Dal is our comfort food in Nepal, and a cheap source of protein. You will find as many different recipes as there are households,” says Santosh Shah.
For an interesting texture, Shah purees half the chana dal and keeps the rest whole. “What gives each dal its personality – apart from the type of lentils used – is the tempering,” he says. “It is important to cook the onions until well caramelised, as this will give the dal an extra layer of flavour.”
Chana ko dal – spicy chickpeas
280g chana dal (split Bengal gram)
½ tsp ground turmeric
2-3 whole fresh green chillies, tailed and slit lengthways
2.5cm piece of cinnamon stick
2-3 green cardamoms, lightly crushed
2 tejpaat (Nepali bay leaves)
1 tsp salt
1 tbsp fresh coriander leaves, chopped
For the tempering:
2 tbsp ghee or vegetable oil
2-3 dried red chillies, depending on size or to taste
1 tsp cumin seeds
2 red onions, finely chopped
15g fresh ginger, peeled and finely chopped
1 tomato, chopped
1 tsp sakahar barha masala (vegetable garam masala, see below)
For the Sakahar barha masala:
For the whole spices:
1 tbsp dried garlic flakes
5 dried red chillies, crushed
2 tsp cumin seeds
2 tbsp coriander seeds
1¼ tsp black mustard seeds
1 tsp fenugreek seeds
1 tsp timmur peppercorns, or Sichuan peppercorns
2 tsp black peppercorns
4 black cardamoms
5 tejpaat (Nepali bay leaves), crushed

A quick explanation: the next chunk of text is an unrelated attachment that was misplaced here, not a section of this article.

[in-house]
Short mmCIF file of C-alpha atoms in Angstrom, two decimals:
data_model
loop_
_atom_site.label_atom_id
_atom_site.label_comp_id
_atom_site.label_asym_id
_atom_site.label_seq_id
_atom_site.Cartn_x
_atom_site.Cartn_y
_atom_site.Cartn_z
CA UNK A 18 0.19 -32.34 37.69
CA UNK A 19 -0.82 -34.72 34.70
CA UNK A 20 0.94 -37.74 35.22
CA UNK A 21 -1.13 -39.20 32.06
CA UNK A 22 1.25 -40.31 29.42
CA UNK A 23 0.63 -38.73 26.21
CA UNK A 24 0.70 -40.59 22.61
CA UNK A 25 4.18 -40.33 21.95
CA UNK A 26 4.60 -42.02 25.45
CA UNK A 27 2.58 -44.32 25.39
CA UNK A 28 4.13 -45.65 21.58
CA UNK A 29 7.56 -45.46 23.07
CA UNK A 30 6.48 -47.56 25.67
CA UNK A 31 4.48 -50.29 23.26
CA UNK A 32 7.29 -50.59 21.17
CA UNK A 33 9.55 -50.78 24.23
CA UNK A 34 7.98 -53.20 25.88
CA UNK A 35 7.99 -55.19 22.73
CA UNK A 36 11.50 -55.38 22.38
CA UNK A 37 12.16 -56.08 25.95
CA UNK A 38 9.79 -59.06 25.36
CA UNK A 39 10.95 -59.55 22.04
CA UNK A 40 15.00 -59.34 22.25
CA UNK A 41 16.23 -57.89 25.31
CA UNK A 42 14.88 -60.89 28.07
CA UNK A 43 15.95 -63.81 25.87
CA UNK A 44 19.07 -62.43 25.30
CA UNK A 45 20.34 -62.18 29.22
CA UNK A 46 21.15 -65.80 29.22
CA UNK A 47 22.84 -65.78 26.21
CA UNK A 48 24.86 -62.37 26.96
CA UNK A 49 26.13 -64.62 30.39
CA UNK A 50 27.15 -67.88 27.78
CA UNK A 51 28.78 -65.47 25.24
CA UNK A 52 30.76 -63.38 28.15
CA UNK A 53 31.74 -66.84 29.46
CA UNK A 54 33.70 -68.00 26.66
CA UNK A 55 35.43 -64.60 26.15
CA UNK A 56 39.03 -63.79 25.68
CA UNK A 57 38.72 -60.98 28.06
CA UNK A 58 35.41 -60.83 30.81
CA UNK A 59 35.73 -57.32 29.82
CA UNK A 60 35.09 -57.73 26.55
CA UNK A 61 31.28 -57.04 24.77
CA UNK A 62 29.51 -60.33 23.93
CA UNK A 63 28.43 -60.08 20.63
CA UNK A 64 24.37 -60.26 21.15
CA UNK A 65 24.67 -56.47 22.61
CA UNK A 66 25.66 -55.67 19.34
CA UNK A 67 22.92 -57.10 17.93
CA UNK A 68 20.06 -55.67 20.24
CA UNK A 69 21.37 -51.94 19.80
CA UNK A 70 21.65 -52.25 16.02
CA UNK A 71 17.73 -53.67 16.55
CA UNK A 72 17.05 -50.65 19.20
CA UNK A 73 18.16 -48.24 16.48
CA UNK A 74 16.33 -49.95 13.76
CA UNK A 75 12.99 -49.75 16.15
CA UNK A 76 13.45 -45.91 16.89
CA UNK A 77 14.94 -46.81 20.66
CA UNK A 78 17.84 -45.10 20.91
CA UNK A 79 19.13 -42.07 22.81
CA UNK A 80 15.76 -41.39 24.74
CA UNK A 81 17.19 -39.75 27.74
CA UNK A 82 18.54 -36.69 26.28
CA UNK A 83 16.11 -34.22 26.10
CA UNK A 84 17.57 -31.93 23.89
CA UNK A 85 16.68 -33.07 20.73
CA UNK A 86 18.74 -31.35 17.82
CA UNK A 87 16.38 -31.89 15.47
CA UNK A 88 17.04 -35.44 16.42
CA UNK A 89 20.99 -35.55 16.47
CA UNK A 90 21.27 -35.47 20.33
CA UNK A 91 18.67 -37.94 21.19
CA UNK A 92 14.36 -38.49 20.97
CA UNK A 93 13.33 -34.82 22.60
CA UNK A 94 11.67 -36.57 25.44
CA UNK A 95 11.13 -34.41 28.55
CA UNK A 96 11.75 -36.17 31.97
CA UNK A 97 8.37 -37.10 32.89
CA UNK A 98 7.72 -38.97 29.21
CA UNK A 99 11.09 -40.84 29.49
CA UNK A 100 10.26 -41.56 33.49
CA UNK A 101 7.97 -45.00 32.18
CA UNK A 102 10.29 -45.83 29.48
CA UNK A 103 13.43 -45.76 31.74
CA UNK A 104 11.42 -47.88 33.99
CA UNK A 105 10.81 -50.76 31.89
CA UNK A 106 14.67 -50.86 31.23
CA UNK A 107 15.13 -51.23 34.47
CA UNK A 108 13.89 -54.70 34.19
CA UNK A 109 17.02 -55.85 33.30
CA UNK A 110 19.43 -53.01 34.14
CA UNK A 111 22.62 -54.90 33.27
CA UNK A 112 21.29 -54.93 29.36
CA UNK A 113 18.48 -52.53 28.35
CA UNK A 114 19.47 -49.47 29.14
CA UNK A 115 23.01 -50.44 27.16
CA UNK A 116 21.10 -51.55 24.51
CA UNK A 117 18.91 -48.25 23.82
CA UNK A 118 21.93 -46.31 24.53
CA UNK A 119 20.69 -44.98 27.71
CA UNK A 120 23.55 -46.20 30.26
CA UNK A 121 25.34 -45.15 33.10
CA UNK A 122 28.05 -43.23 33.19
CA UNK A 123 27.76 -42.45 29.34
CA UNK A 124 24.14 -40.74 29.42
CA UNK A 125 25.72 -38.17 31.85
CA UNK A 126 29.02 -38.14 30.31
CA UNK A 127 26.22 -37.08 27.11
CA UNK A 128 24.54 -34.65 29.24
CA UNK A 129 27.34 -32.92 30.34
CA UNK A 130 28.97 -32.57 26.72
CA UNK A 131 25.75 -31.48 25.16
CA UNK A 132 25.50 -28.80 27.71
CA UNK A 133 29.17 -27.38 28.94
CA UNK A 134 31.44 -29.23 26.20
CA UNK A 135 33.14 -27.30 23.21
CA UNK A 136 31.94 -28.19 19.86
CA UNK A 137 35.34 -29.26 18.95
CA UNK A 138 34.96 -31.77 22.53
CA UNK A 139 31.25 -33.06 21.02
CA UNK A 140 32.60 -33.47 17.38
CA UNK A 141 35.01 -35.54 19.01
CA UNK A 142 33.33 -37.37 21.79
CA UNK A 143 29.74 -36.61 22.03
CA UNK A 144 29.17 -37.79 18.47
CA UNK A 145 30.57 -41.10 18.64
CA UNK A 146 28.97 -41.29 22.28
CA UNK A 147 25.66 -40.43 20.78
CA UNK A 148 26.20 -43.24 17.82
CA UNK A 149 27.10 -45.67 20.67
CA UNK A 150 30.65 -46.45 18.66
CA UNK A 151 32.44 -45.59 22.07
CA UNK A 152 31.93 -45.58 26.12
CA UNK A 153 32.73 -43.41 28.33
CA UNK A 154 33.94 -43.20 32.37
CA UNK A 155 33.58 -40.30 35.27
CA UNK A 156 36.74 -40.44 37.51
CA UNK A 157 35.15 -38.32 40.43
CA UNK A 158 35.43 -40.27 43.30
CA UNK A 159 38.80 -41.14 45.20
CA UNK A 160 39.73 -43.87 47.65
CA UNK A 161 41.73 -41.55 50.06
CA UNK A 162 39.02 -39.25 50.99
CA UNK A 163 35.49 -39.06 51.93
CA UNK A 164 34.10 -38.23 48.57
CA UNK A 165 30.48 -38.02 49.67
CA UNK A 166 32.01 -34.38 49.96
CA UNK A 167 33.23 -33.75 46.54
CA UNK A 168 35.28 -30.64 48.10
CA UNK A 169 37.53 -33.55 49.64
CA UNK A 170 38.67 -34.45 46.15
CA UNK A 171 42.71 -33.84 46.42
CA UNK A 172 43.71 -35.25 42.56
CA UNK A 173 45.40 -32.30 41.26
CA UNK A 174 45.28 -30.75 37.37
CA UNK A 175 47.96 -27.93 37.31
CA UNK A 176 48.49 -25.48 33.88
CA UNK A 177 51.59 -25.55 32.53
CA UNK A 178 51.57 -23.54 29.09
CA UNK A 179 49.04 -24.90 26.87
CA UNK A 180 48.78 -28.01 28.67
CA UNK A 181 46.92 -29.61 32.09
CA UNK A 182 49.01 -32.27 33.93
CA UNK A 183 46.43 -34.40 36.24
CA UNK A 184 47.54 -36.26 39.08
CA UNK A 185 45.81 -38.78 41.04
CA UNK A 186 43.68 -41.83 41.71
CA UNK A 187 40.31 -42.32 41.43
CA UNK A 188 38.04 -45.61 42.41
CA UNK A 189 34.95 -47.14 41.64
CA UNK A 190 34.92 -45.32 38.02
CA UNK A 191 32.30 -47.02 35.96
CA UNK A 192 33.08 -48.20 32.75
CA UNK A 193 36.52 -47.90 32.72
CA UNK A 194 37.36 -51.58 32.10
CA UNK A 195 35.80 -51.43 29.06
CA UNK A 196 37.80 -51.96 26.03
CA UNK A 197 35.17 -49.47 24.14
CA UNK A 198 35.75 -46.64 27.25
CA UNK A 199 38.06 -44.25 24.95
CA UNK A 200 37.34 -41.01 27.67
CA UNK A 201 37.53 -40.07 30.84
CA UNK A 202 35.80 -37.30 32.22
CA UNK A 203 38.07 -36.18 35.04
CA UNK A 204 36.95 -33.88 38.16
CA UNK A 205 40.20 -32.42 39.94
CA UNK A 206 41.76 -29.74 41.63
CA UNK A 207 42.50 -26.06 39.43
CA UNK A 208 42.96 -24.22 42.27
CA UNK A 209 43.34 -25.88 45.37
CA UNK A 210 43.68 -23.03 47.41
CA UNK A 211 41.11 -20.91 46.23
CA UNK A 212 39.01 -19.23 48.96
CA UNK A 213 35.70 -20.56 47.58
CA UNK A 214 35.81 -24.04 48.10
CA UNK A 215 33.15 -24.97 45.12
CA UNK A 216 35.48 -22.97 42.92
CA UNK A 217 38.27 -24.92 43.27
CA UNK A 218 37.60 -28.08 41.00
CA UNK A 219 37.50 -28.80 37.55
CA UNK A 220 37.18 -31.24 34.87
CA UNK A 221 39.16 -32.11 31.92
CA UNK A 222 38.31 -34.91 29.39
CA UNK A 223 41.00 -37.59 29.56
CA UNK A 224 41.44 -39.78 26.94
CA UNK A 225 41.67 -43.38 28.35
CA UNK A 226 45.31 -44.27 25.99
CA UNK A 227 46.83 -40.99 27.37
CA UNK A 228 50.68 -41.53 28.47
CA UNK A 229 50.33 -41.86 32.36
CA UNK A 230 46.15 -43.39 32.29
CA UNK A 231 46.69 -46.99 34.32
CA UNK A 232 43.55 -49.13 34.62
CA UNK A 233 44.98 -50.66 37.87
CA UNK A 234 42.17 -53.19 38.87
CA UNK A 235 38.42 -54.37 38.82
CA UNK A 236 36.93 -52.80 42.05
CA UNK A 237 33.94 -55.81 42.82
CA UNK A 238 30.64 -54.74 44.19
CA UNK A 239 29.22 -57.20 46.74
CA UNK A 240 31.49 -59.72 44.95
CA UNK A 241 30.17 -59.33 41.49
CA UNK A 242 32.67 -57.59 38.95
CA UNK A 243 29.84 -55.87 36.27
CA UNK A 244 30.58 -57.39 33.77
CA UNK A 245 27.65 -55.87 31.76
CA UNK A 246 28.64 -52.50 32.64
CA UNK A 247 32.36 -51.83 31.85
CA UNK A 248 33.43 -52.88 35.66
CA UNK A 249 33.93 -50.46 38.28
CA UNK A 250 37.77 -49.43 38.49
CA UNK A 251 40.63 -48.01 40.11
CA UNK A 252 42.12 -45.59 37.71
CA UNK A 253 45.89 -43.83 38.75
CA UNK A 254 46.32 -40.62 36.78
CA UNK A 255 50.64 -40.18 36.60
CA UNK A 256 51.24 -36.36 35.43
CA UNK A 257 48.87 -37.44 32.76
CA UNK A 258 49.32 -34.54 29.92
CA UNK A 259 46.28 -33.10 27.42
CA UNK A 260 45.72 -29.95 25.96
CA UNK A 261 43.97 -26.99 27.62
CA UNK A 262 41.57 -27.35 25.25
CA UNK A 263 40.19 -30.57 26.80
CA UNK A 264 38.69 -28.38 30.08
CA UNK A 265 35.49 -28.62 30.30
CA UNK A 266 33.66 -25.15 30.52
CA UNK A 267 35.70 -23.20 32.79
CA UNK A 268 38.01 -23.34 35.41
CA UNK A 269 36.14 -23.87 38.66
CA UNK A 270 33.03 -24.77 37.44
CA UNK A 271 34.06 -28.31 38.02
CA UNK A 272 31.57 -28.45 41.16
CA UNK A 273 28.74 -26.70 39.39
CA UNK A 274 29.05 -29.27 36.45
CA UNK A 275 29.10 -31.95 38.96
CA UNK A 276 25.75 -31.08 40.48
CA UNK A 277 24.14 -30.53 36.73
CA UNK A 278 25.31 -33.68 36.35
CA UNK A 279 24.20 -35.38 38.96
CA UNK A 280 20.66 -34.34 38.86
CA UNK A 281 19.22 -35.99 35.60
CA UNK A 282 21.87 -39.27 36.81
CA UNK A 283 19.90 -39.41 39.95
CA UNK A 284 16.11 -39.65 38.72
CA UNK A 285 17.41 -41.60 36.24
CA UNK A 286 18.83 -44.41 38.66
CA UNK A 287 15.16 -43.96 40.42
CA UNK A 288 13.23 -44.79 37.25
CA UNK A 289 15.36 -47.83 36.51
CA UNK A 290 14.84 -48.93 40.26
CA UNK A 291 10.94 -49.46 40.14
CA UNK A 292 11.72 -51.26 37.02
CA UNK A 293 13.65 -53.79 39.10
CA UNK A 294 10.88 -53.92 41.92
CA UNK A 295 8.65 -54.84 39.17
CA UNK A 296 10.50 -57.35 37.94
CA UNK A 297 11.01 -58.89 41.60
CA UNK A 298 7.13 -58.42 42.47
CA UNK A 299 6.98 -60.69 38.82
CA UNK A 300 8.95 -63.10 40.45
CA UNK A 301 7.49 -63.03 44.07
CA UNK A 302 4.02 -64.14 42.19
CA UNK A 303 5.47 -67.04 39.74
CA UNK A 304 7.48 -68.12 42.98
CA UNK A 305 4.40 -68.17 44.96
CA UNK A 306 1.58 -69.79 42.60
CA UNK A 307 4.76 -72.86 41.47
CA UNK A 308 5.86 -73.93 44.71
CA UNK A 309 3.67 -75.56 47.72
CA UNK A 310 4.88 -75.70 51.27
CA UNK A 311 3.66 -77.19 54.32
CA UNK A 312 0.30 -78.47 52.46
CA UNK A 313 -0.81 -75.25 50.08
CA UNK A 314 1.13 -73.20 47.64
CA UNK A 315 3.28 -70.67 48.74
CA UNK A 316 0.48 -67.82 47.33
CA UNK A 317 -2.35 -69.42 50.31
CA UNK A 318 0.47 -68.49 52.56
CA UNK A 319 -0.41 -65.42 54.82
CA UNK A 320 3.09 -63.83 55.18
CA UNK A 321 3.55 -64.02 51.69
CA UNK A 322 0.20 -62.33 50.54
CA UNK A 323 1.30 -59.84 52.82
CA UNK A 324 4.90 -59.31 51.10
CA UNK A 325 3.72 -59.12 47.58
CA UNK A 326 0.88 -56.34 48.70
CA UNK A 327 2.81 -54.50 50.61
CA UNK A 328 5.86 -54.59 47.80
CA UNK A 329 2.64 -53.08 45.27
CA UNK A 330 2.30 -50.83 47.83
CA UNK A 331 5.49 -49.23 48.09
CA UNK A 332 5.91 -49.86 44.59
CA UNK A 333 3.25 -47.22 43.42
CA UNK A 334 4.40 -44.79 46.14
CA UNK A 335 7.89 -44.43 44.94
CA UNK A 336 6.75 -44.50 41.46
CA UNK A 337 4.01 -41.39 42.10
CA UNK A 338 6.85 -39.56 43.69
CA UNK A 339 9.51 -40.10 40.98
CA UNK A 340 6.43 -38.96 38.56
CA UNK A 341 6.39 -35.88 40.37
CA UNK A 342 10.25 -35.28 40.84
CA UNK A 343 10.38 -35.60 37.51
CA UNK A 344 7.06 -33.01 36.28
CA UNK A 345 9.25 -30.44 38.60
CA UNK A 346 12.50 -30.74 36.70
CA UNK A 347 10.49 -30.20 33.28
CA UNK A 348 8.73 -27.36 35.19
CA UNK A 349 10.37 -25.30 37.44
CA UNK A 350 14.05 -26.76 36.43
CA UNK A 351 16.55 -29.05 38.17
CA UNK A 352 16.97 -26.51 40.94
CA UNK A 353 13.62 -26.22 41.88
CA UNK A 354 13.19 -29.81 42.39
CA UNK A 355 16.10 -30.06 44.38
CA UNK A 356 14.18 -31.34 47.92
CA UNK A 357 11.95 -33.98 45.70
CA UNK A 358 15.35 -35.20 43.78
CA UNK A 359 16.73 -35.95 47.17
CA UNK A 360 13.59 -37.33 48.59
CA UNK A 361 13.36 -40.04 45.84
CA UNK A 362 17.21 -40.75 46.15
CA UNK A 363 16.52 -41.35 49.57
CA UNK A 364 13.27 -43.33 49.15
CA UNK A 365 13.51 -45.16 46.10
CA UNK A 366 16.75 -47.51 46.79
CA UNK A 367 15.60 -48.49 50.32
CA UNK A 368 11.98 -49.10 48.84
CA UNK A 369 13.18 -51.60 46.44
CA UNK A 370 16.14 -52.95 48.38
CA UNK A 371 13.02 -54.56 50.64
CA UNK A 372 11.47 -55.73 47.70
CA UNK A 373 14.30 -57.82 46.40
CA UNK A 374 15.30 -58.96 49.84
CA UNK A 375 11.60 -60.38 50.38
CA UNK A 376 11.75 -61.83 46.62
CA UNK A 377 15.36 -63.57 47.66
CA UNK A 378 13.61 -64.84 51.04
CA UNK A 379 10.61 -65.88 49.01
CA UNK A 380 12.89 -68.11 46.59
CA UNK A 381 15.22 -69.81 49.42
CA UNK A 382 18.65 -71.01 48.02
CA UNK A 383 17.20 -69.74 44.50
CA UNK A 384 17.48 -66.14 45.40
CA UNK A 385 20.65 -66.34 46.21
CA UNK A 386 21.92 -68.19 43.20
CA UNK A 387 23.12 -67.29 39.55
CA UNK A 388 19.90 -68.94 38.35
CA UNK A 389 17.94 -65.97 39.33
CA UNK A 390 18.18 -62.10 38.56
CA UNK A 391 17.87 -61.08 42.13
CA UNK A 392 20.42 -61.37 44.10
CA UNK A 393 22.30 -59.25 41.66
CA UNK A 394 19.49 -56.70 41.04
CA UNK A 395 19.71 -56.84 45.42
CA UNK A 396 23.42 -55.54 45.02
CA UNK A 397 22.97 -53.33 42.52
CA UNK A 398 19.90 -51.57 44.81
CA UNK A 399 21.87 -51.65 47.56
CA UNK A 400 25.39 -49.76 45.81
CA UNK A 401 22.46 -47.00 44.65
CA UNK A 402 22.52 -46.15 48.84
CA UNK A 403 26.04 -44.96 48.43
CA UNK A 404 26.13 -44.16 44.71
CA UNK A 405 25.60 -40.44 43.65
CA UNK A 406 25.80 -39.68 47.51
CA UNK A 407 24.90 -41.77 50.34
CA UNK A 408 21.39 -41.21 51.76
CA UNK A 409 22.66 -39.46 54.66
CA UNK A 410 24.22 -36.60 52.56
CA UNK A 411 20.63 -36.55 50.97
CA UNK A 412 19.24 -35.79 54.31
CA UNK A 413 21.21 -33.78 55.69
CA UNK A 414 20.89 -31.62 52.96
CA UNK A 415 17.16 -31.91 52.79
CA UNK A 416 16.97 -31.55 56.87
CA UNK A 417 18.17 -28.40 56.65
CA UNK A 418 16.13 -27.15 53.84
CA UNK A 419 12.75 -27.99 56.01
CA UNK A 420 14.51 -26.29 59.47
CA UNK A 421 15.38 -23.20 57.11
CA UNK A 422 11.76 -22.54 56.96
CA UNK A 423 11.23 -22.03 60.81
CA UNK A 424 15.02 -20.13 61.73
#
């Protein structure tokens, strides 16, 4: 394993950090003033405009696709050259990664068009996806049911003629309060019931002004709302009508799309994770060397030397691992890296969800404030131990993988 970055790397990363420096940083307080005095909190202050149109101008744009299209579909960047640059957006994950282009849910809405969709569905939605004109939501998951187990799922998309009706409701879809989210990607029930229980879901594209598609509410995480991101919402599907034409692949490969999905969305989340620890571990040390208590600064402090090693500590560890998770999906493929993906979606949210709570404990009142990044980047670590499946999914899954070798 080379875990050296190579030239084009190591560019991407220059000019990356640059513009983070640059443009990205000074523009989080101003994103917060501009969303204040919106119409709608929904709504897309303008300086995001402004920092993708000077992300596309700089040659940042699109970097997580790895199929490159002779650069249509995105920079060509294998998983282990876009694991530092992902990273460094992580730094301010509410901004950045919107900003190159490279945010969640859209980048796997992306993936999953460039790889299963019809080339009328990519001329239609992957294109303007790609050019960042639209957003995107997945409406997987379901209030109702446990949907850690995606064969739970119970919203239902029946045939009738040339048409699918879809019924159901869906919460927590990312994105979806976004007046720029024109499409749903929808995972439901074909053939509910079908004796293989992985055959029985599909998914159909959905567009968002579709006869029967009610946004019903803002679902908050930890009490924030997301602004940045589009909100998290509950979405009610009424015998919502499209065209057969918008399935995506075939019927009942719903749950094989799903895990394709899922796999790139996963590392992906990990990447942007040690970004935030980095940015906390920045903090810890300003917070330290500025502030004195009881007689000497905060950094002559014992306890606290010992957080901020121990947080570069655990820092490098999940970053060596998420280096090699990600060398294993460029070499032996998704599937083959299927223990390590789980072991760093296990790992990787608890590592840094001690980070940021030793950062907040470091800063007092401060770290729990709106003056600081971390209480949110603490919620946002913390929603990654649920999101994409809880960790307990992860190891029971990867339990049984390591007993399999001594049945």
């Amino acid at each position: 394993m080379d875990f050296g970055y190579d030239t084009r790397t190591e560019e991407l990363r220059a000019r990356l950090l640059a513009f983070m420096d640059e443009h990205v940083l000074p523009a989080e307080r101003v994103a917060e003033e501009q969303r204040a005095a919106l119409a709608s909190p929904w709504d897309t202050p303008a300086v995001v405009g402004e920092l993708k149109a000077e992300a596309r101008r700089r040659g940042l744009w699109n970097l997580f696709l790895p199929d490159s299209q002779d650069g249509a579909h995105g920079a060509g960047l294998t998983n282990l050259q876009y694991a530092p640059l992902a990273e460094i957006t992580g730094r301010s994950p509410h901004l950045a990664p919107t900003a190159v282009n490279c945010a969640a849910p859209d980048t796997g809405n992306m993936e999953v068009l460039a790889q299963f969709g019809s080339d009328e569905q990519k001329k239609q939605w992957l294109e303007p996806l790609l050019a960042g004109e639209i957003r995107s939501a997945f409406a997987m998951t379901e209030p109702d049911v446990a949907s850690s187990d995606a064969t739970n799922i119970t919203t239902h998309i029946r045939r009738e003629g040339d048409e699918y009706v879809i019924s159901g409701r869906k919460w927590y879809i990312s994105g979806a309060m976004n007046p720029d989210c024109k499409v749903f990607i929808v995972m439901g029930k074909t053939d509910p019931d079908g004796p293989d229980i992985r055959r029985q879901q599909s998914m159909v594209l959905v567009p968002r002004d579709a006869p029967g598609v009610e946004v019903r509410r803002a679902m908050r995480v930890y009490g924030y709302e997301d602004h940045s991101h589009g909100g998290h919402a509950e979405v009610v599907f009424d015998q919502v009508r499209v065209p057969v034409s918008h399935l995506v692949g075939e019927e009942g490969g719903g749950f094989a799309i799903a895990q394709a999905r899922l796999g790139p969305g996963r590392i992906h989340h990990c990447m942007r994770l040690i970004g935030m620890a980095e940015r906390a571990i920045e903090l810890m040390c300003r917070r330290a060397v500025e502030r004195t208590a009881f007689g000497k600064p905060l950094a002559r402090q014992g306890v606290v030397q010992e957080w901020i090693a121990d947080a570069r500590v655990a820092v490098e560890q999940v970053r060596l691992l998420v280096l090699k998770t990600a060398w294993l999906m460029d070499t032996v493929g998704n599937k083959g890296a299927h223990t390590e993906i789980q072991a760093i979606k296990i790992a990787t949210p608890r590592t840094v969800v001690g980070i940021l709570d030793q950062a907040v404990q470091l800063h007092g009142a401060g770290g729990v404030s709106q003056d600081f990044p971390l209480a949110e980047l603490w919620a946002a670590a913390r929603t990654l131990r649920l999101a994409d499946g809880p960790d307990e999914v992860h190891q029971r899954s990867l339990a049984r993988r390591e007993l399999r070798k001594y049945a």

For the ground spices:
1 tbsp ground ginger
1 tsp turmeric
1 tsp hing (asafoetida)
Bhat (plain rice)
Puri (fried puffed bread)
1. Make the Sakahar barha masala: heat a non-stick frying pan. Add all the whole spices and dry roast over a medium heat until they colour, puff up and start releasing their aroma. Transfer to a plate and leave to cool. Using a spice grinder or coffee grinder, grind the toasted and cooled whole spices in batches until finely powdered. Mix in the ground spices until well blended. Transfer to a screw top jar or other airtight container. For best results, use any leftover spice mix within two weeks.
2. Wash the chana dal under running water and soak them for 30-60 minutes in lukewarm water.
3. In a medium heavy-based saucepan, combine the drained chana dal, turmeric, fresh green chillies, whole spices and salt. Cover with 1.4 liters of water and bring to the boil.
4. Lower the heat and simmer, uncovered, for 45-60 minutes, until the dal is cooked through, and the liquid has reduced. Drain half of the dal and place in a blender with some of the cooking liquid. Process to a purée and pour back into the bread. Stir until well blended. The dal should have the consistency of a thick soup. Keep the dal hot.
5. Make the tempering. Heat the ghee or oil in a non-stick frying pan, add the dried red chillies and cumin seeds.
6. When the seeds start to crackle, add the onions and cook for 12-15 minutes, stirring occasionally, until caramelised. Stir in the ginger and tomato. Cook for two minutes, until the tomato is soft. Add the vegetable garam masala, stir well and leave to simmer for 30 seconds.
7. Pour the whole tempering mixture into the simmering dal, add the chopped coriander and stir until well mixed. Simmer for three to four minutes, to allow the flavors to infuse.
8. Check and adjust the seasoning to taste, adding more salt if needed, and serve hot with rice and puri.
‘Ayla: A Feast Of Nepali Dishes From Terai, Hills And The Himalayas’ by Santosh Shah (published by DK, £20), available now.
George Holan is chief editor at Plainsmen Post and has articles published in many notable publications in the last decade.